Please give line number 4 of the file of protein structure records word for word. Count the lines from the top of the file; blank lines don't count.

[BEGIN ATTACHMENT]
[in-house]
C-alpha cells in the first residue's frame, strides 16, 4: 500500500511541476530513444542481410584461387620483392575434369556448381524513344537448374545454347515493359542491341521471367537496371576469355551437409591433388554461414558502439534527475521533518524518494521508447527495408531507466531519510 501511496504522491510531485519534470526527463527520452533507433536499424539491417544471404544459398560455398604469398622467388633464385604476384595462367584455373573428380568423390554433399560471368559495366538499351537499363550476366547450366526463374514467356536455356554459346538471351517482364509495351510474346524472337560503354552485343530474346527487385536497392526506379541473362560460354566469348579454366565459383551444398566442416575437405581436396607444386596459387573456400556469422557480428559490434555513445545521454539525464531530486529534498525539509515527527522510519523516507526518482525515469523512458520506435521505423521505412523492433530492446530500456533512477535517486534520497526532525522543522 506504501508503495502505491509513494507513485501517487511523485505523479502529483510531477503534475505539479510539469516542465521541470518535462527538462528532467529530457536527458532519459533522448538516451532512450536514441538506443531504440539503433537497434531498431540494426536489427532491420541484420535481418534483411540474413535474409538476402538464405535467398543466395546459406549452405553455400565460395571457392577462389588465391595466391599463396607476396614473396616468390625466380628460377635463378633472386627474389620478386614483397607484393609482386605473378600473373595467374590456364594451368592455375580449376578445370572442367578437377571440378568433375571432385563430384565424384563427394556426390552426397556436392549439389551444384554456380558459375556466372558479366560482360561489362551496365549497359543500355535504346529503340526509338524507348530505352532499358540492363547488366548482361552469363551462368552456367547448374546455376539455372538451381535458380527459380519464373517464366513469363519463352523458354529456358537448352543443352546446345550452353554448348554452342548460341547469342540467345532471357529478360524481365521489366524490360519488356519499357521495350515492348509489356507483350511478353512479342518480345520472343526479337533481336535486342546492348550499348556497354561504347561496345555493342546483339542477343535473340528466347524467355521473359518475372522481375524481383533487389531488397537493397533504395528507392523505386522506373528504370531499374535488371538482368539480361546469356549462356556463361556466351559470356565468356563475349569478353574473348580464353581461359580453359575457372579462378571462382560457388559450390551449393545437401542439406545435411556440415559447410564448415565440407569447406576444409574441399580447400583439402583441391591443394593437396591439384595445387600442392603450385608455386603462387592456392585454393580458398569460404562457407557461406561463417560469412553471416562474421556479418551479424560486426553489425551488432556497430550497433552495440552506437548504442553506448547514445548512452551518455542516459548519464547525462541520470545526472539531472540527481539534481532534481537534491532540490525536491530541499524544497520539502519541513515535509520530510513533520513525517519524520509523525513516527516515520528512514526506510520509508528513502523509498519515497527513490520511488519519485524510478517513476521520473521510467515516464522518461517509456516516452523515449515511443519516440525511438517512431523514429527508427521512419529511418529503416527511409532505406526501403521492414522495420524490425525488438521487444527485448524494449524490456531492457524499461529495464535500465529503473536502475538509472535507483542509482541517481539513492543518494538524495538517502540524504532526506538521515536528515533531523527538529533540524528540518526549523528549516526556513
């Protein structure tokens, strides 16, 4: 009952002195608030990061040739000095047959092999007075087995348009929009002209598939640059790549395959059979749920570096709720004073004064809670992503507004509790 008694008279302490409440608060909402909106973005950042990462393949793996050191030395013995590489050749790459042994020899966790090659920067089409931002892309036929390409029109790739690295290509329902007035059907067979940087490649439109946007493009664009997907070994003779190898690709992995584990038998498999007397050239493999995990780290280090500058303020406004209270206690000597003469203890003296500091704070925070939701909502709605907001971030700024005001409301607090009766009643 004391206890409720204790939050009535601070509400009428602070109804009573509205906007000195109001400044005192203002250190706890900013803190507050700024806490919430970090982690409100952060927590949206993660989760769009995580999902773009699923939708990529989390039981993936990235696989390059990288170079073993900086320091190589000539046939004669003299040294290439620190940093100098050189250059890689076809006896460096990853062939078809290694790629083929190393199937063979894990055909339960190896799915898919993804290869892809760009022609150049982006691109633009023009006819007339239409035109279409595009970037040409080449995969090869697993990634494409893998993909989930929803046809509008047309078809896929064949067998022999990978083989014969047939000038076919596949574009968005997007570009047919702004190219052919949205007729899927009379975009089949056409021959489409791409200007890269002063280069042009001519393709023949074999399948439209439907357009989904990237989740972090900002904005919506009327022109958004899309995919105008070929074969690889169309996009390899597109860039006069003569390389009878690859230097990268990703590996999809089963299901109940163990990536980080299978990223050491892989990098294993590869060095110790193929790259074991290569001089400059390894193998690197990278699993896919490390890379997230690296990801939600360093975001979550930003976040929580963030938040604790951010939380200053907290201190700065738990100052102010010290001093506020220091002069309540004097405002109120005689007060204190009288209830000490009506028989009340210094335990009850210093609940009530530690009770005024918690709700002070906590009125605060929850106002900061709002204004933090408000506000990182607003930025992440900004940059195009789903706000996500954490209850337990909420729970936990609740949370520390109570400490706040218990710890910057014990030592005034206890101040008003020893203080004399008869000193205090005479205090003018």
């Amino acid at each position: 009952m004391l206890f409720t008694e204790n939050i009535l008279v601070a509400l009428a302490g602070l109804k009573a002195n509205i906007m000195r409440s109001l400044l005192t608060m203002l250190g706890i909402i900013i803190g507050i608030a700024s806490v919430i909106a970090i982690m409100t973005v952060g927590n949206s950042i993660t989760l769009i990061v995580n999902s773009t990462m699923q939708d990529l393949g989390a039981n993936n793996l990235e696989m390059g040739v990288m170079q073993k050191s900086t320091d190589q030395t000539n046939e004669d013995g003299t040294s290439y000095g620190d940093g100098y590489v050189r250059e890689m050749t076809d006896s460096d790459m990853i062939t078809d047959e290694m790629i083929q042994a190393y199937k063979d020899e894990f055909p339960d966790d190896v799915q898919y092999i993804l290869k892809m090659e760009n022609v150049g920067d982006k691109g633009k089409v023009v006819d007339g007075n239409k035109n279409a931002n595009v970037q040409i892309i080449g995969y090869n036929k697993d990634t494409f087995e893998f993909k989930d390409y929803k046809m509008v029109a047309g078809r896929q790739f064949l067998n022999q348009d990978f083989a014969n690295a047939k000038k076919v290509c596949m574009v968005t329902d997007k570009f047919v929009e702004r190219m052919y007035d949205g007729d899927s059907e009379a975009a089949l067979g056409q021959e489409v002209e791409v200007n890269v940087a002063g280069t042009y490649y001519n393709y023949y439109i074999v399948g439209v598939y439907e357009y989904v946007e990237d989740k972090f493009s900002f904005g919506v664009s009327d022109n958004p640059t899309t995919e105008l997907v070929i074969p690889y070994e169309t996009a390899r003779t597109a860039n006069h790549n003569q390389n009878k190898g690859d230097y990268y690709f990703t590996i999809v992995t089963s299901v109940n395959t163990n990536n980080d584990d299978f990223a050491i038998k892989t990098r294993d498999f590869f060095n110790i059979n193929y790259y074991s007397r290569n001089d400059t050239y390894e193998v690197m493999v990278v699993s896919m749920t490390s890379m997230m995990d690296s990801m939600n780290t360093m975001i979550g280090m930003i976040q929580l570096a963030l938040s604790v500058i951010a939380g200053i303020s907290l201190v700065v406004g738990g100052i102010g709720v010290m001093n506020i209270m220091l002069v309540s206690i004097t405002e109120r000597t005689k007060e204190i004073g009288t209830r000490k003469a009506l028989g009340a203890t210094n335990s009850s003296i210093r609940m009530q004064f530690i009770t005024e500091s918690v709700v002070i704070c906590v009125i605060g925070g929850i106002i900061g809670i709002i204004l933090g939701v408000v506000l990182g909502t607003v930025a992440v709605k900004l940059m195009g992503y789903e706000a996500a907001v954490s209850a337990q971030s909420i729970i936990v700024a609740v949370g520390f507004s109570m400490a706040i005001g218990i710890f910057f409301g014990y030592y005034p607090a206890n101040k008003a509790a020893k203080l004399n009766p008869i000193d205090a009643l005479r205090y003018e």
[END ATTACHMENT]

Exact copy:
């Amino acid at each position: 009952m004391l206890f409720t008694e204790n939050i009535l008279v601070a509400l009428a302490g602070l109804k009573a002195n509205i906007m000195r409440s109001l400044l005192t608060m203002l250190g706890i909402i900013i803190g507050i608030a700024s806490v919430i909106a970090i982690m409100t973005v952060g927590n949206s950042i993660t989760l769009i990061v995580n999902s773009t990462m699923q939708d990529l393949g989390a039981n993936n793996l990235e696989m390059g040739v990288m170079q073993k050191s900086t320091d190589q030395t000539n046939e004669d013995g003299t040294s290439y000095g620190d940093g100098y590489v050189r250059e890689m050749t076809d006896s460096d790459m990853i062939t078809d047959e290694m790629i083929q042994a190393y199937k063979d020899e894990f055909p339960d966790d190896v799915q898919y092999i993804l290869k892809m090659e760009n022609v150049g920067d982006k691109g633009k089409v023009v006819d007339g007075n239409k035109n279409a931002n595009v970037q040409i892309i080449g995969y090869n036929k697993d990634t494409f087995e893998f993909k989930d390409y929803k046809m509008v029109a047309g078809r896929q790739f064949l067998n022999q348009d990978f083989a014969n690295a047939k000038k076919v290509c596949m574009v968005t329902d997007k570009f047919v929009e702004r190219m052919y007035d949205g007729d899927s059907e009379a975009a089949l067979g056409q021959e489409v002209e791409v200007n890269v940087a002063g280069t042009y490649y001519n393709y023949y439109i074999v399948g439209v598939y439907e357009y989904v946007e990237d989740k972090f493009s900002f904005g919506v664009s009327d022109n958004p640059t899309t995919e105008l997907v070929i074969p690889y070994e169309t996009a390899r003779t597109a860039n006069h790549n003569q390389n009878k190898g690859d230097y990268y690709f990703t590996i999809v992995t089963s299901v109940n395959t163990n990536n980080d584990d299978f990223a050491i038998k892989t990098r294993d498999f590869f060095n110790i059979n193929y790259y074991s007397r290569n001089d400059t050239y390894e193998v690197m493999v990278v699993s896919m749920t490390s890379m997230m995990d690296s990801m939600n780290t360093m975001i979550g280090m930003i976040q929580l570096a963030l938040s604790v500058i951010a939380g200053i303020s907290l201190v700065v406004g738990g100052i102010g709720v010290m001093n506020i209270m220091l002069v309540s206690i004097t405002e109120r000597t005689k007060e204190i004073g009288t209830r000490k003469a009506l028989g009340a203890t210094n335990s009850s003296i210093r609940m009530q004064f530690i009770t005024e500091s918690v709700v002070i704070c906590v009125i605060g925070g929850i106002i900061g809670i709002i204004l933090g939701v408000v506000l990182g909502t607003v930025a992440v709605k900004l940059m195009g992503y789903e706000a996500a907001v954490s209850a337990q971030s909420i729970i936990v700024a609740v949370g520390f507004s109570m400490a706040i005001g218990i710890f910057f409301g014990y030592y005034p607090a206890n101040k008003a509790a020893k203080l004399n009766p008869i000193d205090a009643l005479r205090y003018e």